To Be Taken at Face Value? Computerised Identification

Information & Communication Technology Law, Vol. 11, No. 1, pp. 63-73, 2002

11 Pages Posted: 2 Mar 2010

See all articles by Michael C. Bromby

Michael C. Bromby

Glasgow Caledonian University; Truman Bodden Law School

Date Written: 2002

Abstract

Scientifc evidence such as fingerprints and blood, hair and DNA samples are often presented during legal proceedings. Without such evidence, a description provided by the victim or any eyewitnesses is often the only means to identify a suspect. With the advent of closed circuit television (CCTV), many crimes are now recorded by cameras in the public or private domain, leading to a new form of forensic identification — facial biometrics. Decisions on how to view and interpret biometric evidence are important for both prosecution and defence, not least for the judge and jury who must decide the case. A jury may accept eyewitnesses as reliable sources of evidence more readily than complicated forensic or scientific evidence. False eyewitness accounts appear reliable when confidently presented to a mock jury. The decision-making process of the judge and jury may be seriously flawed if an eyewitness has made a genuine mistake. Using computerised recognition, the judicial decision of whether to accept an alibi or whether to accept the eyewitness account may be helped by removing the inherent uncertainty of human recognition.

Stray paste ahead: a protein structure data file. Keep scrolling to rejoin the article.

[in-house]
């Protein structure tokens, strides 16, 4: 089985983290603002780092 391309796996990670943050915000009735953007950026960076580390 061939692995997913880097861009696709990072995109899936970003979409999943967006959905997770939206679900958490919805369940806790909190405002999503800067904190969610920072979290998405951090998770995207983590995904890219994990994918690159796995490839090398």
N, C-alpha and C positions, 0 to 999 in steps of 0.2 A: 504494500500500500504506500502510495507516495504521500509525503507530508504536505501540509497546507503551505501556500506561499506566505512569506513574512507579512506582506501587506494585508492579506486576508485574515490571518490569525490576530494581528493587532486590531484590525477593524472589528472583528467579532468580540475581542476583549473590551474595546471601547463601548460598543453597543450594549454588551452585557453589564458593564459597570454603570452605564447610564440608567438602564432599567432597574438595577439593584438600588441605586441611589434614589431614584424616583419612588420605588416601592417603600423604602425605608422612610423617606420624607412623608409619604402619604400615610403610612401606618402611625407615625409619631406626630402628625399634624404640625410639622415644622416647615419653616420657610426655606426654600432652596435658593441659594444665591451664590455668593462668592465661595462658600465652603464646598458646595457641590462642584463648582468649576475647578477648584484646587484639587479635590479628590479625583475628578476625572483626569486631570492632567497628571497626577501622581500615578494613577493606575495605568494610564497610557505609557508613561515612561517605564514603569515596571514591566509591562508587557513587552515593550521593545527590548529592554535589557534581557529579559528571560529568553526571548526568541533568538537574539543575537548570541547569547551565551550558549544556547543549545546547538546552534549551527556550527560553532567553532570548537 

Suggested Citation

Bromby, Michael C. and Bromby, Michael C., To Be Taken at Face Value? Computerised Identification (2002). Information & Communication Technology Law, Vol. 11, No. 1, pp. 63-73, 2002, Available at SSRN: https://ssrn.com/abstract=1561523

Michael C. Bromby (Contact Author)

Truman Bodden Law School ( email )

PO Box 1568
Grand Cayman, KY1-1110
Cayman Islands

HOME PAGE: http://www.bromby.vze.com

Glasgow Caledonian University

Scotland
United Kingdom

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